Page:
I bought it as a small plant (not very healthy) from a local mailorder nursery. I was afraid that it wouldn’t survive, but was told by a resident that I needed to use the native Florida sandy soil – NOT potting soil to grow it in because it is a relative of the citrus tree. They were right and the plant has flourished! I have recently transplanted it to a permanent location because it is too big for the pot I had it in. The leaves are used in Indian cooking, especially south Indian preparations and add an amazing taste to the food. There really isn’t any substitute. They can be purchased online and at Indian grocery stores. If you do buy them fresh, they keep well frozen. I suggest freezing them either in an ice cube tray, or even small baggies. Add enough water to completely cover the leaves, then freeze. Pop the frozen cubes out of the ice cube tray and place in a freezer bag and use as needed. If you are using small baggies, you can leave them in them in the baggy and just thaw what you need and re-freeze, just make sure they are covered in water otherwise they will get freezer burned and won’t taste good. This method works well for all fresh herbs too, like basil, rosemary, savory, chives etc.
The chickpeas used in this dish are also called Kala Channa – they are available online or at indian markets. I find them to be better tasting and of a firmer texture than the regular yellow chickpeas.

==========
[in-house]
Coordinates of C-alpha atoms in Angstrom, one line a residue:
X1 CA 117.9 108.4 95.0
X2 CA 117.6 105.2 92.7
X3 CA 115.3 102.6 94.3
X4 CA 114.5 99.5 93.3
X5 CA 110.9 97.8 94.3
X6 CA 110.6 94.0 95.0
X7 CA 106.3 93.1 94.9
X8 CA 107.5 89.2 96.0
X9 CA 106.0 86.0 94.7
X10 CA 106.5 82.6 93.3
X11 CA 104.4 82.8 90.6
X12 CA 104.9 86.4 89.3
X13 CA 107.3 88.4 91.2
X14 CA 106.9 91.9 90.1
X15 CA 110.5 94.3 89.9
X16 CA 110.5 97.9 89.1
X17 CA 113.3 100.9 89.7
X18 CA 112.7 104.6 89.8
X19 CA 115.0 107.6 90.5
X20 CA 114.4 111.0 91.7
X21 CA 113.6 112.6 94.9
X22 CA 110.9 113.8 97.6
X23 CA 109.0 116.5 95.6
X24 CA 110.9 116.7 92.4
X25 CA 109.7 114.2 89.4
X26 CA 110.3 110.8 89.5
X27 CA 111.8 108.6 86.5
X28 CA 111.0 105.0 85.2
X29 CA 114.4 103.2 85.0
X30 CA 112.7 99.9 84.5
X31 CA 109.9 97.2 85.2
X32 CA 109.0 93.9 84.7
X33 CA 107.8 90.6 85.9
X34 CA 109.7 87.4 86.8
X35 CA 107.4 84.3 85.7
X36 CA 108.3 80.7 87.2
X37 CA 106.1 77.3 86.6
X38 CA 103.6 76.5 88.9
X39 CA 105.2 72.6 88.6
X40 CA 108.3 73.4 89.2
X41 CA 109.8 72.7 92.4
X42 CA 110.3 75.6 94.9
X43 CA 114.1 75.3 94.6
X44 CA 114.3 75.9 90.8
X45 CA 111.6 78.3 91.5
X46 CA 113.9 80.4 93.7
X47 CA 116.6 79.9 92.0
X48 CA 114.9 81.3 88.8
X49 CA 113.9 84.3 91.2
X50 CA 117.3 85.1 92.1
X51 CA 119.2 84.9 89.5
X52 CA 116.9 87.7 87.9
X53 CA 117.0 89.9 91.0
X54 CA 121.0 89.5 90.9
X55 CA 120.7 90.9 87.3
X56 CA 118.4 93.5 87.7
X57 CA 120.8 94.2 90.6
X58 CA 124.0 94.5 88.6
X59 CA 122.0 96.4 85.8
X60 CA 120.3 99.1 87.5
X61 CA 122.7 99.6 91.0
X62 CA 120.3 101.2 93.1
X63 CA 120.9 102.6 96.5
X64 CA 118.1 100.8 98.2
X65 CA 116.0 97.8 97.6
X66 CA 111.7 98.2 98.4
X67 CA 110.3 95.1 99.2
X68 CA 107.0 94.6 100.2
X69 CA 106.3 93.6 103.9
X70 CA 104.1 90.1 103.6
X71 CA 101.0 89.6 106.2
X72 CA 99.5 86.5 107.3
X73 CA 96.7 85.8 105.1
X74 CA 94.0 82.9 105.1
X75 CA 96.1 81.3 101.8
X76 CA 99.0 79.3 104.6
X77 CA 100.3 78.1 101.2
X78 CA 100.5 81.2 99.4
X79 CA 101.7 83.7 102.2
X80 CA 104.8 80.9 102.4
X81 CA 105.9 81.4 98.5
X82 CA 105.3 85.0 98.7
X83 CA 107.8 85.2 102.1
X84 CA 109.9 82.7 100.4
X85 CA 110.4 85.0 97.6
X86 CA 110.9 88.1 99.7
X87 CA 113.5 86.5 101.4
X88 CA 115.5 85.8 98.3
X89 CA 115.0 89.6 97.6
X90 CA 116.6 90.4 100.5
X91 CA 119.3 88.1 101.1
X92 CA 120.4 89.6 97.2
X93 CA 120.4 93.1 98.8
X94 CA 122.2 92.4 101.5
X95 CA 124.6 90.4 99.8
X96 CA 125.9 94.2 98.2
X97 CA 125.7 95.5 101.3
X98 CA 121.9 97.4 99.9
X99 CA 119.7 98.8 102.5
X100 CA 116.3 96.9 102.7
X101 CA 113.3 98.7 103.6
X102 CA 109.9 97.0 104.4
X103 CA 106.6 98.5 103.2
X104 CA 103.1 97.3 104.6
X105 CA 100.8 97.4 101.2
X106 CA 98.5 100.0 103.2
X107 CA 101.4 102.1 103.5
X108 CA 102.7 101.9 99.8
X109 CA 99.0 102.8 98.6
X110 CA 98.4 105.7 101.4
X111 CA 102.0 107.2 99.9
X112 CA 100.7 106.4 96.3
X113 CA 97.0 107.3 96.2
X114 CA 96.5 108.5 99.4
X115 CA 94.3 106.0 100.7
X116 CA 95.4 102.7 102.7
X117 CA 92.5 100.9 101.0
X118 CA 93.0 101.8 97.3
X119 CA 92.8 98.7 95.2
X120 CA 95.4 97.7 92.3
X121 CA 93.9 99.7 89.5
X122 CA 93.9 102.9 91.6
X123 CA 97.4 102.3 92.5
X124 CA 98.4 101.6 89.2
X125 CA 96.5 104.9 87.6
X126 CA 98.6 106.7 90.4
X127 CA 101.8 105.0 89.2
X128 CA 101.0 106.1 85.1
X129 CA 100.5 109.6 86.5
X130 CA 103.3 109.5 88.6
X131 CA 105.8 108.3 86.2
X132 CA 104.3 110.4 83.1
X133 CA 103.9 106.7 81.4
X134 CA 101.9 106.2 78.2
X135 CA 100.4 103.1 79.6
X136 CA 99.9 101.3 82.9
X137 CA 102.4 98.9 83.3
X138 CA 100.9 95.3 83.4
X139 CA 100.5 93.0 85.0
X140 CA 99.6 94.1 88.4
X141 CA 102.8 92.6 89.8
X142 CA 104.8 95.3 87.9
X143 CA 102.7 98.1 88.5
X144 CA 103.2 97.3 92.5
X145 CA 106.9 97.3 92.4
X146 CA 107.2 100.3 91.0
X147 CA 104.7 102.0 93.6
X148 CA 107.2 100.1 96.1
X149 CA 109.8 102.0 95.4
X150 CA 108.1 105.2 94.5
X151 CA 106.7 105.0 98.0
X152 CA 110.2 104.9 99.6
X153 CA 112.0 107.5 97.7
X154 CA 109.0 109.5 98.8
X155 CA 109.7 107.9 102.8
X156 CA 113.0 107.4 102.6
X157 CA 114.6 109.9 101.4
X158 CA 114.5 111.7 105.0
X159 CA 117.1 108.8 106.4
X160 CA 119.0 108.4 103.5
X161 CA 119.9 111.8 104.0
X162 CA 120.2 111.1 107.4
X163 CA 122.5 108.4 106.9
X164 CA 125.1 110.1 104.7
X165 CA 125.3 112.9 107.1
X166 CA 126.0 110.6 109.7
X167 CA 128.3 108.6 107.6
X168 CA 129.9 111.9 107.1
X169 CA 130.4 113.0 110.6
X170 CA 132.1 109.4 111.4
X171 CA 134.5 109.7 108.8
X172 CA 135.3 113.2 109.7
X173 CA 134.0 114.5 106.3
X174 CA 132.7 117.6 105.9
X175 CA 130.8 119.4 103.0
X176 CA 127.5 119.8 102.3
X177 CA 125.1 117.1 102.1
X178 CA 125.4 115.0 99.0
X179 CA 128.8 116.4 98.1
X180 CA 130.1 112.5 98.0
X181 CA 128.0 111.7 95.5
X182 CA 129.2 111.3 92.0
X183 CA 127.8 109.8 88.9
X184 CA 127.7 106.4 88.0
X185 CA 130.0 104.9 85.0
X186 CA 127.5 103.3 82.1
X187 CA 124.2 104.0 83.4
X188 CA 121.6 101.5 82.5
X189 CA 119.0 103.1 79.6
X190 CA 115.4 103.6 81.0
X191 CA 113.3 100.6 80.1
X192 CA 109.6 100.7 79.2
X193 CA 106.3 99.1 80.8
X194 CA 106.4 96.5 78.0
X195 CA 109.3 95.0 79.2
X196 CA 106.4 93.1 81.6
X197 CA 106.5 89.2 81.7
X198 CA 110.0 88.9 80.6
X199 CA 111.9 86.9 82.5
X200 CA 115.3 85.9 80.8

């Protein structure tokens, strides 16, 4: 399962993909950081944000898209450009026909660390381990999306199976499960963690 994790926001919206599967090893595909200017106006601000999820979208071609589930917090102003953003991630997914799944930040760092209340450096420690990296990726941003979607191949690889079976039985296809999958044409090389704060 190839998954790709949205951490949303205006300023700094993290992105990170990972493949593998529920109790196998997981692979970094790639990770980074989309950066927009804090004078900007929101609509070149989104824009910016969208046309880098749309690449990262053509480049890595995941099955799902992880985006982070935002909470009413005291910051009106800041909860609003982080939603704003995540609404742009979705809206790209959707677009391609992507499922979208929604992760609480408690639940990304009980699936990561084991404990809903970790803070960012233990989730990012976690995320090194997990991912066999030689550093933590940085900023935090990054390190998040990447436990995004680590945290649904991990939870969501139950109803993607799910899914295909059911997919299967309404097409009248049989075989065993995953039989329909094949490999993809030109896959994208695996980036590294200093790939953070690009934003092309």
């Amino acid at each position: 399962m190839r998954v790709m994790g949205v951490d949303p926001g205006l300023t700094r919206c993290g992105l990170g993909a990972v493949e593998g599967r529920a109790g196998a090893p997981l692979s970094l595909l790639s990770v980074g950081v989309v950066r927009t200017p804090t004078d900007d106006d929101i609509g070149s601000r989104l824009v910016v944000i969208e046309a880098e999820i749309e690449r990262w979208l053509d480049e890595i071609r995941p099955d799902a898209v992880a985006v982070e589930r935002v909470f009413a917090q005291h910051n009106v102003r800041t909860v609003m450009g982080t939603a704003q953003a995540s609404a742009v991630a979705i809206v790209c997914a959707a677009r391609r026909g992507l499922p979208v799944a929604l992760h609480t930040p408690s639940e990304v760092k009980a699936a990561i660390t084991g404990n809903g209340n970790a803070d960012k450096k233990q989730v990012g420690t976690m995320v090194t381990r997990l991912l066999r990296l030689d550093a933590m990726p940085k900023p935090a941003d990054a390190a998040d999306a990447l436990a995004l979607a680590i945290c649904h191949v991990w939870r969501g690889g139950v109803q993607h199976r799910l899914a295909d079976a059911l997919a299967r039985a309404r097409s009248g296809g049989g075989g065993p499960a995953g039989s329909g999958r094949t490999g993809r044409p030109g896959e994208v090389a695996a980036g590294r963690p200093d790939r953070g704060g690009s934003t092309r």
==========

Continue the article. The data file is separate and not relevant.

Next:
- Brown Chickpeas – 250gms
- Black Gram – 1tsp
- Mustard Seeds – 1tsp
- Cumin Seeds – 1tsp
- Curry Leaves – Few
- Red Chilies – 3 (Break Chilies into Pieces)
- Salt to Taste (1tsp)
- Grated Coconut to Taste (5Tbsps)
- Lemon Juice to Taste
- Asafoetida – A Pinch
- Oil – 2Tbsps
Take Chickpeas into a deep bowl and wash them thoroughly. Change water and wash them two to three times. Soak the chickpeas in water overnight. Transfer the chickpeas into a bowl and place this bowl in a pressure cooker and cook. After first whistle lower the flame and cook the chickpeas for 10 to 13 minutes. Drain out all the water from the cooked chickpeas. (Use that water for any gravy preparations).
Heat a pan and add oil to it. When oil is hot add black gram and fry till seeds start changing color. Then add mustard seeds and cumin seeds. Fry till the seeds splutter. Then add curry leaves, red chili pieces and asafoetida. Fry the seasoning well and add the cooked chickpeas. Mix well and add salt. Mix well again and cook covered on low flame for 3 minutes. Remove the lid and stir once. The dish is ready to serve.
To make it tastier, switch off the flame and add lemon juice. Mix well. Serve this tangy tasted chickpeas.
One more variation is add grated coconut to the above tangy chickpeas and mix well. Serve in individual cups or in leafy cups as served in temples.
Points to Notice:
Soak the chickpeas overnight –however if you forgot to soak them overnight, soak them in a flask filled with hot water for 4 to 5 hours.
Remember to switch off the flame before adding lemon juice.
Add only sufficient lemon juice just to bring the tanginess—it should not be more or less.
Adding grated coconut gives a color to the dish along with the taste.
In temples this dish is served plain (that is without lemon and grated coconut).